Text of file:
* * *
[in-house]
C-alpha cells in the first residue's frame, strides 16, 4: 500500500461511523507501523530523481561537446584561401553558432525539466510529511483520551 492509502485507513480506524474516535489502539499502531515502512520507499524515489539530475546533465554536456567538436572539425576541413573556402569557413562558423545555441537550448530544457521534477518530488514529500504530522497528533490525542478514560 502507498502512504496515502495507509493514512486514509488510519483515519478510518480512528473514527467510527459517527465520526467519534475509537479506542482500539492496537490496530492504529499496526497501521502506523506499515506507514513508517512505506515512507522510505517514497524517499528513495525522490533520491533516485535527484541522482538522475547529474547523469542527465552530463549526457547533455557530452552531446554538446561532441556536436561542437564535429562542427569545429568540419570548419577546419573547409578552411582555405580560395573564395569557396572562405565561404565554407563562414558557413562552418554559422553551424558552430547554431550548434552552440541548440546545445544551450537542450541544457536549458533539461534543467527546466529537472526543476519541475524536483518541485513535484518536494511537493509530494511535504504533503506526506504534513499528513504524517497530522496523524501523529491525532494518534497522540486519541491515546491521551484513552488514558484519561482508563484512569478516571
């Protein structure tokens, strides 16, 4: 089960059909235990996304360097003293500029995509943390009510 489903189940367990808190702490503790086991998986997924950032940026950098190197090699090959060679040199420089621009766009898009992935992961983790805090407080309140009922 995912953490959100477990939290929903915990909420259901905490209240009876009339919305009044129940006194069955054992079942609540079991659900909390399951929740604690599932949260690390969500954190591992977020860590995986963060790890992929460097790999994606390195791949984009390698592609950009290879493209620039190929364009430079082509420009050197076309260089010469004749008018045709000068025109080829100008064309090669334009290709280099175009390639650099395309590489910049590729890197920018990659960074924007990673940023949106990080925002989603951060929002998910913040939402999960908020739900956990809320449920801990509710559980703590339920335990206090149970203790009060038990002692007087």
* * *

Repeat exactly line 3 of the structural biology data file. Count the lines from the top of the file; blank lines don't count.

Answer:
């Protein structure tokens, strides 16, 4: 089960059909235990996304360097003293500029995509943390009510 489903189940367990808190702490503790086991998986997924950032940026950098190197090699090959060679040199420089621009766009898009992935992961983790805090407080309140009922 995912953490959100477990939290929903915990909420259901905490209240009876009339919305009044129940006194069955054992079942609540079991659900909390399951929740604690599932949260690390969500954190591992977020860590995986963060790890992929460097790999994606390195791949984009390698592609950009290879493209620039190929364009430079082509420009050197076309260089010469004749008018045709000068025109080829100008064309090669334009290709280099175009390639650099395309590489910049590729890197920018990659960074924007990673940023949106990080925002989603951060929002998910913040939402999960908020739900956990809320449920801990509710559980703590339920335990206090149970203790009060038990002692007087």